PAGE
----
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Digital Euro business case: value for citizens, who pays, who distributes and how to avoid infrastructure duplication?

Day 2 Afternoon

Thursday 14 September

Room :



Harald Waiglein
Director General for Economic Policy, Financial Markets and Custom - Federal Ministry of Finance, Austria
Public Authorities
Fiona Van Echelpoel
Deputy Director General, DG Market Infrastructure & Payments - European Central Bank (ECB)
Eva Wimmer
Director General - Federal Ministry of Finance, Germany
Industry Representatives
José Antonio Álvarez
Vice Chair of the Board of Directors - Banco Santander
Alban Aucoin
Head of Public Affairs - Crédit Agricole S.A.
Philippe Bordenave
Senior Executive Advisor to General Management and the Chair of the Board - BNP Paribas
Manuel Galarza
Head of Compliance, Control & Public Affairs & Member of the Management Committee - CaixaBank

Background and objectives of the session

The introduction of the Digital Euro promises significant benefits, catering to the evolving payment needs in our digital era. It offers both efficiency and trust as it utilizes central bank money, ensuring accessibility in an increasingly cashless society and fostering innovation in the digital economy.

However, the key challenge lies in funding the Digital Euro system sustainably. Determining the economic model and revenue sources is crucial, including transaction fees, service charges, and innovative funding mechanisms.
Collaboration between central banks and the private sector, especially banks and payment service providers, is vital for distribution. Their expertise and customer relationships are essential for broad user adoption. Continuous innovation and adaptability are essential in the ever-changing digital landscape.
Promoting digital inclusion and accessibility for those with barriers or limited digital skills is equally important.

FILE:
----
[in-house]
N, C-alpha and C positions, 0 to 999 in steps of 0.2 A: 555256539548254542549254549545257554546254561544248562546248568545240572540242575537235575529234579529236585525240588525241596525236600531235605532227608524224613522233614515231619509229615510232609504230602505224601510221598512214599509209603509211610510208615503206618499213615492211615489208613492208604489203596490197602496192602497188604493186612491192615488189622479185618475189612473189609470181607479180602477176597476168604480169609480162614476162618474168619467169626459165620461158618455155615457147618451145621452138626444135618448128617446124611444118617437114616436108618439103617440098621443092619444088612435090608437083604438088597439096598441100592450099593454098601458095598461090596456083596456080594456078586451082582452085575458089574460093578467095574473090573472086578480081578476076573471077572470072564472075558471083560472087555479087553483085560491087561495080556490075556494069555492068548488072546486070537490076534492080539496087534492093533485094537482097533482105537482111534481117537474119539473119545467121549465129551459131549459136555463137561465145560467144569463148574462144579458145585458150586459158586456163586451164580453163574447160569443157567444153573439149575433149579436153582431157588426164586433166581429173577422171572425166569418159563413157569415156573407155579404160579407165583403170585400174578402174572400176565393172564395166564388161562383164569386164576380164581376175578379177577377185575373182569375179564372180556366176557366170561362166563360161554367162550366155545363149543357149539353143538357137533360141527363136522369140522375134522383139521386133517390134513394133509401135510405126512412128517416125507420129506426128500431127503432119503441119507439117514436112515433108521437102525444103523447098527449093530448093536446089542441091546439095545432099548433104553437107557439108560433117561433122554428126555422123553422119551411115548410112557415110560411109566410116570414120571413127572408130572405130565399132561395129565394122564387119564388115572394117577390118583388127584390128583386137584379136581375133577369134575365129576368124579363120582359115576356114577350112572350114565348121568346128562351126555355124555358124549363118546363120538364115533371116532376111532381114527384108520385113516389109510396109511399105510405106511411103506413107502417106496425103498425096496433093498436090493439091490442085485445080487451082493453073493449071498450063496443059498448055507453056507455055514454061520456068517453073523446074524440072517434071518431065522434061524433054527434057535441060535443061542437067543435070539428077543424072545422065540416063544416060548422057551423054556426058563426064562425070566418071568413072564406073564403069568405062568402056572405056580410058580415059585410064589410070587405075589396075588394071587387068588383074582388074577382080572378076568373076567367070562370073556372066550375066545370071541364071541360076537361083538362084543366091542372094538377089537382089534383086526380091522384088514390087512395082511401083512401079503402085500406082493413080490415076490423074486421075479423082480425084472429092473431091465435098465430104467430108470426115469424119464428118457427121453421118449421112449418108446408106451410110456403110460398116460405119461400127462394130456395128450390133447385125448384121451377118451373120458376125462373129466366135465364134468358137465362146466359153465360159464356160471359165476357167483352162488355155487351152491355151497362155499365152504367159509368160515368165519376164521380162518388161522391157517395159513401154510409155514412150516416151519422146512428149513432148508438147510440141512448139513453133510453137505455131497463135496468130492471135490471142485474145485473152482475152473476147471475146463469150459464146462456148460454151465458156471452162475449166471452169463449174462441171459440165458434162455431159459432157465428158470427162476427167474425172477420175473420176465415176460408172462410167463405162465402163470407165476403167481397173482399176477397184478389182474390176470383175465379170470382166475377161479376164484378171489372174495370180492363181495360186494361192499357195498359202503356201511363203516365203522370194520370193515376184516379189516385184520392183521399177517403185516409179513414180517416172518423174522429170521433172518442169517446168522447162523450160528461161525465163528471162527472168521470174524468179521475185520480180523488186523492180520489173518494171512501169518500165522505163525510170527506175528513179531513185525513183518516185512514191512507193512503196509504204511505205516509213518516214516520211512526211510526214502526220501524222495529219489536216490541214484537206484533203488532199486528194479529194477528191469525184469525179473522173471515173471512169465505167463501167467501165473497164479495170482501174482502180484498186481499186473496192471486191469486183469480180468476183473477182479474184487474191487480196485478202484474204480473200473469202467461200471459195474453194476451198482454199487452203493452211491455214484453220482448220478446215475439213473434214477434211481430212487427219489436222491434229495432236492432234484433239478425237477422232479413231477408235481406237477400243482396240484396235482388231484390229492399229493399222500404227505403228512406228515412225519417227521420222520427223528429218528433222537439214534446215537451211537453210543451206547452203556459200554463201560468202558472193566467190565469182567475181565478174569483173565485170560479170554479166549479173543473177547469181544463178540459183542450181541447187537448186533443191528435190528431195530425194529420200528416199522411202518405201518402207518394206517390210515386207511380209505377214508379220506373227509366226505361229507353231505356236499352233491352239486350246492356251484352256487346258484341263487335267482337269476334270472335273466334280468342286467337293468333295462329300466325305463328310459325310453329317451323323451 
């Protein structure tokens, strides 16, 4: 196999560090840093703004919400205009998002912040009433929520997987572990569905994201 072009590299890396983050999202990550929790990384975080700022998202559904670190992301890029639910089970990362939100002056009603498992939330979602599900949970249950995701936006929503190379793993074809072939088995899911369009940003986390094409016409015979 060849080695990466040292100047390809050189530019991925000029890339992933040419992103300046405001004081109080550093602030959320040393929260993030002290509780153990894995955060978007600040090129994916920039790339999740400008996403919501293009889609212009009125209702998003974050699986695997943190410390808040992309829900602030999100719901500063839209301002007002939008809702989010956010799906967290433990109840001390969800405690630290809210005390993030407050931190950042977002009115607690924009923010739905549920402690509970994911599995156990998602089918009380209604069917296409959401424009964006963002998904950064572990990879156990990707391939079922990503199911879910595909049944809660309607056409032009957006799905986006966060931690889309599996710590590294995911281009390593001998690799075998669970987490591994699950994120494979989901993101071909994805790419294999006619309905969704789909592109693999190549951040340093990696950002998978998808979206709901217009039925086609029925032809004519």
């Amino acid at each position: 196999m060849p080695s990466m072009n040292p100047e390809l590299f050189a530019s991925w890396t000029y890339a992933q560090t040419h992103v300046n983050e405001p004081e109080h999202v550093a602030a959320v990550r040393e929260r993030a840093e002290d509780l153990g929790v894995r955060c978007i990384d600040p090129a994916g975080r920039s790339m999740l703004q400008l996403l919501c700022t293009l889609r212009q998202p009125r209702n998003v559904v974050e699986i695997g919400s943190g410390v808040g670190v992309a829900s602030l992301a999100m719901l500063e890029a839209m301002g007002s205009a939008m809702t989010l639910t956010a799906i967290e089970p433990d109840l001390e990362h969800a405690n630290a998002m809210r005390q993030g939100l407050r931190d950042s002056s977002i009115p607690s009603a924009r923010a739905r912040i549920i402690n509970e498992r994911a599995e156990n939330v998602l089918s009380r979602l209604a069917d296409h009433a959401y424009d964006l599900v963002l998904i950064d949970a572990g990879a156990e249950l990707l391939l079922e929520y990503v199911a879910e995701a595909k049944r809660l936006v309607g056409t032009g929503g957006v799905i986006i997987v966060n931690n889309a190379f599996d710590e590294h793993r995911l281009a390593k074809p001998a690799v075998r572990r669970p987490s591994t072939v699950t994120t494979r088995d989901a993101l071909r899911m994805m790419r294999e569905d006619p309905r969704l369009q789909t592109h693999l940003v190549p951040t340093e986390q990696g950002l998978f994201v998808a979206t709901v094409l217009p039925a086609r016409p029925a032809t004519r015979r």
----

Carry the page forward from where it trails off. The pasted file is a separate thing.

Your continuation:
Leveraging existing infrastructure and payment solutions is a priority to maximize efficiency and cost-effectiveness, ensuring interoperability with existing systems.
Privacy and data protection are paramount, requiring robust security measures and transparent communication to gain public trust.

In summary, the Digital Euro offers numerous advantages but faces challenges in funding, distribution, inclusion, and security. Collaboration and innovation are key to its success.

Main questions to be addressed.

  1. What are the costs, pricing structures, and necessary investments for citizens, merchants (physical and online), and financial institutions in implementing the Digital Euro, and how will earnings be distributed among stakeholders?
  2. What are the anticipated impacts of the Digital Euro on existing payment methods, market share expectations, contributions to EU strategic autonomy, effects on reducing cash in the economy, and the global lessons to be learned regarding Central Bank Digital Currency (CBDC) roles and coexistence with other payment methods?
  3. What are the next legal, technical, … steps toward the roll-out of the digital euro and related timetable? What clarifications are still necessary?